farm and garden; but individuality has been sacrificed for safety, they have been conquered in the war which every man is waging against every other living thing, human or other.
Whether the Ishmaelitic rôle of man in nature be right or wrong, it is very real, and we can not escape playing our share in that rôle. It may be merely as competitors against other human beings, holding the positions which others would like, but which we call ours; or it may be as competitors against other kinds of organisms.
On beautiful spring days, when the country calls us from desk and laboratory, we see the fields turning over under the plow, the wild flowers, the native shrubs, and the young trees existing, if at all, only in the fence corners, the trees and other plants of the wood-lot leaping their bounds only to be killed bye and bye by the cultivator. In place of the variety which once covered an acre, we shall presently see only a waving field of grain, wheat or barley or oats, no one of which is native; or there will come up corn in formal rows which can reach its hypertrophic maturity only by the destruction of numberless smaller plants of which this field was once the possession. Or the unnatural trees of an orchard shade a hillside on which once stood a forest, and in place of clear streams the air tinkles with the music of brooks and creeks turbid with soil and perhaps infected with typhoid.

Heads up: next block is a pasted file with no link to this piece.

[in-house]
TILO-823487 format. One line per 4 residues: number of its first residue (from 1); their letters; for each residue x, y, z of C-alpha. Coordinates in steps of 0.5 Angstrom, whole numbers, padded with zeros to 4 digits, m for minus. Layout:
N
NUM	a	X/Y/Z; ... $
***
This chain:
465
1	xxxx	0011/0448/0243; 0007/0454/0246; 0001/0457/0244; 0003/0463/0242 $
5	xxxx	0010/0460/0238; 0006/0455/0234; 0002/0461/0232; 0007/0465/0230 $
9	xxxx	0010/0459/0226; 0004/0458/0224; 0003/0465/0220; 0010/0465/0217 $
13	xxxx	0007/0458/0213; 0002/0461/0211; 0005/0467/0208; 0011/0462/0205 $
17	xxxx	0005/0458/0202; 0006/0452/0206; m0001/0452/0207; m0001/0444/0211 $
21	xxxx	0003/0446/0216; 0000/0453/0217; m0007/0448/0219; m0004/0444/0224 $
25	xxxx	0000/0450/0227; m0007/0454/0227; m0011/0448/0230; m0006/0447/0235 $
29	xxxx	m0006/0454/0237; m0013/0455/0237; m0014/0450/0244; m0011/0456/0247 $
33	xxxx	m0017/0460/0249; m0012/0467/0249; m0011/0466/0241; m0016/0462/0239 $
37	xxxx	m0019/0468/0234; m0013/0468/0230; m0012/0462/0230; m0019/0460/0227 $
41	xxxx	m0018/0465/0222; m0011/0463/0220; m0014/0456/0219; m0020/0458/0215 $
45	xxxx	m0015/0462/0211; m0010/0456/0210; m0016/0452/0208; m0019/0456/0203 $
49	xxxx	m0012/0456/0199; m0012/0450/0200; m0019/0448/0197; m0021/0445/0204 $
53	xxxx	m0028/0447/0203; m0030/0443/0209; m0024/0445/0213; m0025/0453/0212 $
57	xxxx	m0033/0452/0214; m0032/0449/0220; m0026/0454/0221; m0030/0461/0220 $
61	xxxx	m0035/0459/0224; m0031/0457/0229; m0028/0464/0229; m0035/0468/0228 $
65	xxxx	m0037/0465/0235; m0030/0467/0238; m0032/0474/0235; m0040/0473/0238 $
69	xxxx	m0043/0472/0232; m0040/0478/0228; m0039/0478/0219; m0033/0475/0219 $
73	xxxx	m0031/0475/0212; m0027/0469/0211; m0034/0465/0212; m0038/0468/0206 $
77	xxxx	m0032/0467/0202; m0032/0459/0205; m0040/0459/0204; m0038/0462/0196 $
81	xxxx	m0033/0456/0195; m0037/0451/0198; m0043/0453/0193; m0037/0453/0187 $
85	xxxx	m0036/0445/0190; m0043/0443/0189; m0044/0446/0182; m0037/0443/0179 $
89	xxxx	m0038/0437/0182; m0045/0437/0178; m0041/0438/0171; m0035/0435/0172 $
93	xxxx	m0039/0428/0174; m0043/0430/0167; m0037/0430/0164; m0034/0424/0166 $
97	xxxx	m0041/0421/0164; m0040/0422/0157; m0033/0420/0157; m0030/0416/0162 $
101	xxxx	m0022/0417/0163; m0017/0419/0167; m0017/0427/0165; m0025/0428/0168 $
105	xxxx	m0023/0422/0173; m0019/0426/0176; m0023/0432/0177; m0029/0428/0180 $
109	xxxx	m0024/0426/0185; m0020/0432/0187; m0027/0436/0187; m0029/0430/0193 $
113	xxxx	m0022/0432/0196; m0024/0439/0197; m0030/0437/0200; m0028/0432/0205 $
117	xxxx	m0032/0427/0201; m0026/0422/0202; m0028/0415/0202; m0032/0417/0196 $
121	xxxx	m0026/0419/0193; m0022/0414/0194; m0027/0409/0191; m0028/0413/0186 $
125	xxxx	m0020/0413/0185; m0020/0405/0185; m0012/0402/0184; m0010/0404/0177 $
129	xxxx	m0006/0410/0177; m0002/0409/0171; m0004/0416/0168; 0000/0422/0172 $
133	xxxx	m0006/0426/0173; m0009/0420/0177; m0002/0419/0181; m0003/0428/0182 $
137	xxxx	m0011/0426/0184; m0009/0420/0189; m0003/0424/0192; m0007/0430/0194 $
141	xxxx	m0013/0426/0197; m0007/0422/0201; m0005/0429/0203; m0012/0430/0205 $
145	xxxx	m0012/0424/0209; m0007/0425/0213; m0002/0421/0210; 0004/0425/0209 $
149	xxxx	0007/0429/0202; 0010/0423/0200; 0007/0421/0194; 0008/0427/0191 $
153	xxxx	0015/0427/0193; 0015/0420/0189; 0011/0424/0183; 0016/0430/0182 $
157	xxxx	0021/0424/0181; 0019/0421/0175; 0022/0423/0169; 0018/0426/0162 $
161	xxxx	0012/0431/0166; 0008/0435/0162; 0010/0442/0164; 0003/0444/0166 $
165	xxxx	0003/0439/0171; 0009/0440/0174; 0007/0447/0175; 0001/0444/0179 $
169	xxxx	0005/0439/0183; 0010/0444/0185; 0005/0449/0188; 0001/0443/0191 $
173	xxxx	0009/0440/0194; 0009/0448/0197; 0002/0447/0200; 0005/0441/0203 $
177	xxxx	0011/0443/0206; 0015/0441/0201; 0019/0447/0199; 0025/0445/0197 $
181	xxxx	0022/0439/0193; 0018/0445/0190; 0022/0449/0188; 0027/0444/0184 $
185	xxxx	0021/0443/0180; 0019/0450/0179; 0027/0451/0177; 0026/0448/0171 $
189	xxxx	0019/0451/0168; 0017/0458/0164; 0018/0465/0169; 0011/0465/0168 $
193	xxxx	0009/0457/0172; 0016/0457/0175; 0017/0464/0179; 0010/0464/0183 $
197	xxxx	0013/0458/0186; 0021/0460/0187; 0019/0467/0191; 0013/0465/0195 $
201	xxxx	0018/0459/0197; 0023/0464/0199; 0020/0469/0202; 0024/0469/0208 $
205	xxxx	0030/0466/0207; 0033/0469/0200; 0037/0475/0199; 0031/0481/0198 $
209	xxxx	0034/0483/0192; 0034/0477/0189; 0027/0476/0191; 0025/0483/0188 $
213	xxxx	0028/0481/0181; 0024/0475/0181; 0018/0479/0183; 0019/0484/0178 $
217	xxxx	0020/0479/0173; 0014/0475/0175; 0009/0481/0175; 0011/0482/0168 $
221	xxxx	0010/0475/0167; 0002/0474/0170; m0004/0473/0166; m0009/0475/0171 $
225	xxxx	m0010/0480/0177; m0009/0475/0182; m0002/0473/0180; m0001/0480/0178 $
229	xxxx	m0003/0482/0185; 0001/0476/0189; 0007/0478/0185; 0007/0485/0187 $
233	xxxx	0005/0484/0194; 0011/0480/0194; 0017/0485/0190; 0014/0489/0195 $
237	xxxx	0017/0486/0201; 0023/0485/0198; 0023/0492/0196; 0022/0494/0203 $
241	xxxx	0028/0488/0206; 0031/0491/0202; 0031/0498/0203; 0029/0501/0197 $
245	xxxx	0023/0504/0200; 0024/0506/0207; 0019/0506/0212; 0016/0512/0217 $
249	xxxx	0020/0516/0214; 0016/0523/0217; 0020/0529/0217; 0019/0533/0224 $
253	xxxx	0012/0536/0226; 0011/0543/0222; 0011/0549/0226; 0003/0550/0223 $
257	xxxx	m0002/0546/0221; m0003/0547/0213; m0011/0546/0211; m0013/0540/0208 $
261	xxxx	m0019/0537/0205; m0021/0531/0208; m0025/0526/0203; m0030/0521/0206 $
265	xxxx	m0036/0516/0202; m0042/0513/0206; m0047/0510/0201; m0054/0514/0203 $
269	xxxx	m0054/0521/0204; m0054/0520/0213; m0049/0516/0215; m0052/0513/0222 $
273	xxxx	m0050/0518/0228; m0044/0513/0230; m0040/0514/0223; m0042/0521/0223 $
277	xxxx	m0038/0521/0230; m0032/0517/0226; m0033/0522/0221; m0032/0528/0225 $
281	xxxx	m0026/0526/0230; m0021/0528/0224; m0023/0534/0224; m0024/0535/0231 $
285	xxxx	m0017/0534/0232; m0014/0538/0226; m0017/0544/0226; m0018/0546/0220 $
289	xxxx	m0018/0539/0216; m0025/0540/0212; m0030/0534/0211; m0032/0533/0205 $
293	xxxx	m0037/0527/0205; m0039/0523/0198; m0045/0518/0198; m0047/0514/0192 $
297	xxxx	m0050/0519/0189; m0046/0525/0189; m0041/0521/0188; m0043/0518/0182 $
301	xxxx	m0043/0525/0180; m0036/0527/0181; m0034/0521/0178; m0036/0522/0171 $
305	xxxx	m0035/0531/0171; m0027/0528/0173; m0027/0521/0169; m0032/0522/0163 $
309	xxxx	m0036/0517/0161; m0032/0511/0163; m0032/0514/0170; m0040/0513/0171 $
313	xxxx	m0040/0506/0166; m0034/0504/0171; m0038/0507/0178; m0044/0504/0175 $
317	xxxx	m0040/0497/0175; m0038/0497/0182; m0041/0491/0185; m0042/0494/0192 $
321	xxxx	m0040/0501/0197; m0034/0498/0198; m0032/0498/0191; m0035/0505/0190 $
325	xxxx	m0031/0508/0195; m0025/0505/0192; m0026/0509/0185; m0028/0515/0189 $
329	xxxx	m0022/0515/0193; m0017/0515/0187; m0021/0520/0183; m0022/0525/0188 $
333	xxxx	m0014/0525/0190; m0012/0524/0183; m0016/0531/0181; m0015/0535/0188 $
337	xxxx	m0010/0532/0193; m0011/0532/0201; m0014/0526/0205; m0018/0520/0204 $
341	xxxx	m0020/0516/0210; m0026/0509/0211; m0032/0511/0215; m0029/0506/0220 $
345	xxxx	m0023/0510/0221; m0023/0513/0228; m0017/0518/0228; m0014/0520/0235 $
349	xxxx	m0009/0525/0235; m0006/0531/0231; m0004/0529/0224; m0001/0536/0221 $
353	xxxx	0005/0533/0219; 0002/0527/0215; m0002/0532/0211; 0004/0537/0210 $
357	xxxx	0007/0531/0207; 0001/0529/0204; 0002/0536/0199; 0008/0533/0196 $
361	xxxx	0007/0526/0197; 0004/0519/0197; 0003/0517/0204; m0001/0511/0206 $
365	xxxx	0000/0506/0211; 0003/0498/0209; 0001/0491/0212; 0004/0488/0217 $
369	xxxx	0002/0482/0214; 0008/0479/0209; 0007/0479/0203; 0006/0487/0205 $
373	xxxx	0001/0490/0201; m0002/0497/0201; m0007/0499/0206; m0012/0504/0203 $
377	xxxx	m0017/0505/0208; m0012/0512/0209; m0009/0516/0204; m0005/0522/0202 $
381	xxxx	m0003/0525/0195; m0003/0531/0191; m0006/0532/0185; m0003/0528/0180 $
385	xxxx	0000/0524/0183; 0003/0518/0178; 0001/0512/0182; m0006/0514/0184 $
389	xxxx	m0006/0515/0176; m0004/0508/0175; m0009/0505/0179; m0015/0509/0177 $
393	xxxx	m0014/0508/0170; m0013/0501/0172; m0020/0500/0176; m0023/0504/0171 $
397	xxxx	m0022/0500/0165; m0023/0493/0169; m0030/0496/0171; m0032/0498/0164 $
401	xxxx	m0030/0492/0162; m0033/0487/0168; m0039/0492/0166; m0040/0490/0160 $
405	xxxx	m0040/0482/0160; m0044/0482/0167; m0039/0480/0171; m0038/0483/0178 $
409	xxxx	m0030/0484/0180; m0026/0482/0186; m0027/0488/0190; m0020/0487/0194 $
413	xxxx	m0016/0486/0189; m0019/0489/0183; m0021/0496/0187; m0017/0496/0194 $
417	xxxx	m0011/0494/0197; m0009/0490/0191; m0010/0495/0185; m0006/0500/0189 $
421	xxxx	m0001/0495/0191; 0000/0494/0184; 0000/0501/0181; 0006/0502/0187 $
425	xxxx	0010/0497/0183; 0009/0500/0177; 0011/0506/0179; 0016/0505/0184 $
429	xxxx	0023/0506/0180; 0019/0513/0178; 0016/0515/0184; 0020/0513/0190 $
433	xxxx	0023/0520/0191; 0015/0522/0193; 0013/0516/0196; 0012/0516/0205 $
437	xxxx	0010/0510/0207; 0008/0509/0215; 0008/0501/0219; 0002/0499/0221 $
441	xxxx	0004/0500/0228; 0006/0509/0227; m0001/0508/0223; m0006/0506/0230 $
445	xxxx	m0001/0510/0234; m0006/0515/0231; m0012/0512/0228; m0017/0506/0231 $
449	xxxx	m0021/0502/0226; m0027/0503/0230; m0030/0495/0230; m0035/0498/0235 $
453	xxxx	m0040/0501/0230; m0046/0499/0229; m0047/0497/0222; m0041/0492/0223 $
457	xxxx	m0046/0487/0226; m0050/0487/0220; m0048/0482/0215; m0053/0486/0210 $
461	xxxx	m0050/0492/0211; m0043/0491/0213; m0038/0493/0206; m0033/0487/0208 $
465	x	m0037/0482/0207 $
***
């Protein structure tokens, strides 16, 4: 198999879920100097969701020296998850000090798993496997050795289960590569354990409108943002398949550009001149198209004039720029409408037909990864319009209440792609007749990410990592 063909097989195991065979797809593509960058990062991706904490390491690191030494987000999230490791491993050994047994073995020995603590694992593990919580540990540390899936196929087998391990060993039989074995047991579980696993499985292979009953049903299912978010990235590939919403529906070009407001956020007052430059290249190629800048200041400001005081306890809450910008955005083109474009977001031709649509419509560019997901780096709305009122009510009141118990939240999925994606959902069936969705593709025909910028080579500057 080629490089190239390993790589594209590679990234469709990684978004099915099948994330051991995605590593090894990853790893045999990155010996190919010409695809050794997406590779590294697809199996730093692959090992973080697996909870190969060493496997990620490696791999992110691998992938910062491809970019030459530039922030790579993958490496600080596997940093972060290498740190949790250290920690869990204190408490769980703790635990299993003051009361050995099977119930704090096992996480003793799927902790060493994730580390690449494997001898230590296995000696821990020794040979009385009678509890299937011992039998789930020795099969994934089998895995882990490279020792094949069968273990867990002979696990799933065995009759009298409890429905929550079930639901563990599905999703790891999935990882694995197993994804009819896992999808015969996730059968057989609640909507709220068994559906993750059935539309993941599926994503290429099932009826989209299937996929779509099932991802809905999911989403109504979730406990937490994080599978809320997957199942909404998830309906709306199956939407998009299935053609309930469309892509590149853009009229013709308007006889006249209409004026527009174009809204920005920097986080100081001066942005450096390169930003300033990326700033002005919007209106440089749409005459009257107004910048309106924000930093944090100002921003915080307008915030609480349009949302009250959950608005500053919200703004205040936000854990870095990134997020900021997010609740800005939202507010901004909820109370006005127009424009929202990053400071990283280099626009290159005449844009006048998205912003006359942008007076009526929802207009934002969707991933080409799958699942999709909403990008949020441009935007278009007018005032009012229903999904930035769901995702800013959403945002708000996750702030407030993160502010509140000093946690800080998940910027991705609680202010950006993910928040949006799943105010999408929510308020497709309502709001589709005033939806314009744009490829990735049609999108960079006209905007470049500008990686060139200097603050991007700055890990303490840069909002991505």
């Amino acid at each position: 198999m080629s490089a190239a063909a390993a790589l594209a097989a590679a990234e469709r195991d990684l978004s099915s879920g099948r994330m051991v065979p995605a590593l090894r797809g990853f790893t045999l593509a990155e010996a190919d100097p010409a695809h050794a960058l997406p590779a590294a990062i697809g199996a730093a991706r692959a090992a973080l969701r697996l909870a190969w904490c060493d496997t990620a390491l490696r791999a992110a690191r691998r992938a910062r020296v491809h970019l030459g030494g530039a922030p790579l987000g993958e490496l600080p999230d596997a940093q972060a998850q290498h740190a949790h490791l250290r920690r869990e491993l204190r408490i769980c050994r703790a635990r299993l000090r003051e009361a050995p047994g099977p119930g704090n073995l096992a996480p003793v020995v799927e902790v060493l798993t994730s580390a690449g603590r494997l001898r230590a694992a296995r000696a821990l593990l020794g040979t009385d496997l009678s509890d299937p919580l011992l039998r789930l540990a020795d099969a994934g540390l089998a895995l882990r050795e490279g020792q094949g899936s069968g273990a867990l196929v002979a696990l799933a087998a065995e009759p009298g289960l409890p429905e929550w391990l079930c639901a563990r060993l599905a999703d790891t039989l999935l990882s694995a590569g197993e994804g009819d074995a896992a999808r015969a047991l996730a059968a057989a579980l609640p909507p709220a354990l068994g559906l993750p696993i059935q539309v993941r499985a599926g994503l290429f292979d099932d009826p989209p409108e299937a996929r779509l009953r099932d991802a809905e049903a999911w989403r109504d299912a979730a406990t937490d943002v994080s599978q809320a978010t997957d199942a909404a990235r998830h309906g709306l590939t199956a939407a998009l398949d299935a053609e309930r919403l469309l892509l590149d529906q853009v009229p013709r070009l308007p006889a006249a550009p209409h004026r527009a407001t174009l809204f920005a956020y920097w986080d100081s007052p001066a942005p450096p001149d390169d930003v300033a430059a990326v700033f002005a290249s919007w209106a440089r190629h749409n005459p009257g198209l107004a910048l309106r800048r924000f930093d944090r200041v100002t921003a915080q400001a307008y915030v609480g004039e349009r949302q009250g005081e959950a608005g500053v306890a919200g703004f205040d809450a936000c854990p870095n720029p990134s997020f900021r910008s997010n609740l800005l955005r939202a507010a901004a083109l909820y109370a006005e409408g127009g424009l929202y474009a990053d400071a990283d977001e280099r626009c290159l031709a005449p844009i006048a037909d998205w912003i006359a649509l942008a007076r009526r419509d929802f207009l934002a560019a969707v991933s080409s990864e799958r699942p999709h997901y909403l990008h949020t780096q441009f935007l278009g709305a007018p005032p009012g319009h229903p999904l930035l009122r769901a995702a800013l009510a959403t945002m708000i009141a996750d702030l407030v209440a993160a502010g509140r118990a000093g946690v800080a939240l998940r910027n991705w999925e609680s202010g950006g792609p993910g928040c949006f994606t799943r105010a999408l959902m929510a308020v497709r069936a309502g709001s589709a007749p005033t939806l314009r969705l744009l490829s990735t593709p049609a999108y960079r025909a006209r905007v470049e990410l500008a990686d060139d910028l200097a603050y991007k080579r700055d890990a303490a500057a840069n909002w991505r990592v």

This last is an evidence of revenge. Civilization and man do not have things without struggle, although the outcome of the struggle is certain. Civilization and man will triumph, but not without great mortality on both sides. In the natural forest and on the natural prairie, untouched by man's invasion or by fire or by other profound disturbance, the balance is fairly maintained year after year. Last summer in the northern Rockies, I was struck by the fact that the forest does not encroach on the grass land, nor this spread into the timber. Generation after generation, they are the same, with great grassy bays here and there into the forest and high capes and promontories of timber stretching out into the grazing land. The trees and the grasses bear and shed seed year by year; insects eat the foliage or tunnel bark and wood; parasitic fungi cause smut or rust or rot; but neither set of enemies produces an epidemic or decimates the plant population, nor does the population greatly change. But let man clear the land of its stable native population, and the difference is at once apparent. If he attempt to raise a crop, he must fight as a weed every native plant, or cut back the timber to secure sunshine; he must drain his fields of excessive moisture, but in such manner as to conserve enough; he must till so that fresh soil may be brought to the roots of successive crops; and he must soon begin the endless use of insecticides, fungicides and fertilizers because of the apparently sudden increase in enemies and decrease in fertility. This is what he pays for trying to substitute his balance of